+It’s been a lot more fulfilling than my previous business — I’m now helping people on my team to grow their own successful businesses, and my customers are loving the products as much as I am — so I get to help more people, and at a lower price point, as they no longer have to invest in huge big coaching packages in order to buy from or work with me.

+I’ve had incredible personal development . NWM is generally known for — and I agree — I get the best coaching and business training of my life, all for free. No more spending on expensive coaching programmes ever again, unless I want to.

+Discount on luxury products that I would previously have paid full price for (I love bargains).

+Working with an amazing family company who offer pretty substantial incentives (including great trips — I already won a spa weekend for me and my partner, and am just 2 ranks off from qualifying for not just the car, but a founder share in the company. I will report back on this, but I am definitely open to wise financial investments and potentially a separate income stream for the rest of my life.

+The comp plan structure means there are multiple sources of income, and with money coming in each month, I now have time freedom to do more of the things I love to do — (travel, write, and master the art of sourdough baking.)

Disadvantages:

  • These relate to network marketing being done badly — the horror stories we’ve all heard of — getting tied into minimum personal sales targets, of harassing friends and family for sales, and reputations ruined by selling out or turning into a pushy sales person — but that’s why it’s so important to get the right company, the right leadership, and the right comp plan. It makes a significant difference to your success.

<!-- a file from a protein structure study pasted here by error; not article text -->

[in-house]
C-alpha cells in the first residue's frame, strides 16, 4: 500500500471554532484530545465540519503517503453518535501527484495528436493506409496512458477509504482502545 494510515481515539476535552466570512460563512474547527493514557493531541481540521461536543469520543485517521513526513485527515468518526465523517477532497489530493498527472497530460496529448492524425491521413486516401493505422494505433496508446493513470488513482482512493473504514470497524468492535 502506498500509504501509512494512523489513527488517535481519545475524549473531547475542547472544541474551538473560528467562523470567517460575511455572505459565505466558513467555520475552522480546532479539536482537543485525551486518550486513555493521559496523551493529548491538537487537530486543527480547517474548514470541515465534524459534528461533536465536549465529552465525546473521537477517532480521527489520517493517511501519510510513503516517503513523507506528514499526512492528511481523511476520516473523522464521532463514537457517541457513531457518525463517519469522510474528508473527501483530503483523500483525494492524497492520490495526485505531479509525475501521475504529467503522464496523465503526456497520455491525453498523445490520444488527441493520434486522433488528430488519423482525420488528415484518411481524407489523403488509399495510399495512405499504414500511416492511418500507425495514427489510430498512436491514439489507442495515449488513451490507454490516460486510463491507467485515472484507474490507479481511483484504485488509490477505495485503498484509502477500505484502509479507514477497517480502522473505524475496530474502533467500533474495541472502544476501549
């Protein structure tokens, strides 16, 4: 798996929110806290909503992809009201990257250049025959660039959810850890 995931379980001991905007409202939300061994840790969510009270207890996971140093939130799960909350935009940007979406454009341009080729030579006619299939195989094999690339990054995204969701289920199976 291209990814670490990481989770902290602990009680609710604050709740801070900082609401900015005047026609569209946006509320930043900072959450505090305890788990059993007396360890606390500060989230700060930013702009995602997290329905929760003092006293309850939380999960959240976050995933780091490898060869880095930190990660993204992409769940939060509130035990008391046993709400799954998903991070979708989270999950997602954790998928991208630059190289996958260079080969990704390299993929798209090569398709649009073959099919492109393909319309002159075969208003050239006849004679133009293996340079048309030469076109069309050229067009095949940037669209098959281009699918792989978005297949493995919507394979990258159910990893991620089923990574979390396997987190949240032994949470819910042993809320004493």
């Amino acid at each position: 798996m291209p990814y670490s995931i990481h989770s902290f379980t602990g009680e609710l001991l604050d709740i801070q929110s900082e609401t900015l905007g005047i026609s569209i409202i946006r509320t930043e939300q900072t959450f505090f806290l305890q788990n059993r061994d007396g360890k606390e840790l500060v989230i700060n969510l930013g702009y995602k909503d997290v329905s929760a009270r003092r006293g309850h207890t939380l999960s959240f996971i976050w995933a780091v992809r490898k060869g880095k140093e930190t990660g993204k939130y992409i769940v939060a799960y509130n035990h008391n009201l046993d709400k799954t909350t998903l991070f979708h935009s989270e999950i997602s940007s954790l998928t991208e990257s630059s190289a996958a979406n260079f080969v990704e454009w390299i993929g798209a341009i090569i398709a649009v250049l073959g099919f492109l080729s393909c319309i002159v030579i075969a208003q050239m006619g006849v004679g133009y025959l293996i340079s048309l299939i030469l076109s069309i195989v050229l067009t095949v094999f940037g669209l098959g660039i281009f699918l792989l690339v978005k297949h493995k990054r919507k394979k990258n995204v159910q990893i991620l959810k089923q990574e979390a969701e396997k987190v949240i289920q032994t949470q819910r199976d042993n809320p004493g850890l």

• I have really enjoyed it, so I have found it to be quite addictive. I love being able to work from my phone instead of being tied to my laptop, so I’d say learning good boundaries around time spent on your devices is very much recommended. Eye strain and phone addiction is not good for health.

OK - I think I’ve gone on enough.

Learning how to position as an influencer by leveraging my lifestyle and my social media platforms has definitely transformed my business, and they are great skills for these times — but its not the only way to make money.

So let me continue.

2. Online coaching business

I feel this one is going to get more than a few eyeball rolls BUT — here’s where I first began.

Before I’d even heard of “digital nomad” lifestyles, I had read The 4 Hour Work Week and yes, I was plotting to leave my full time job and find a way to make money as I travelled the world.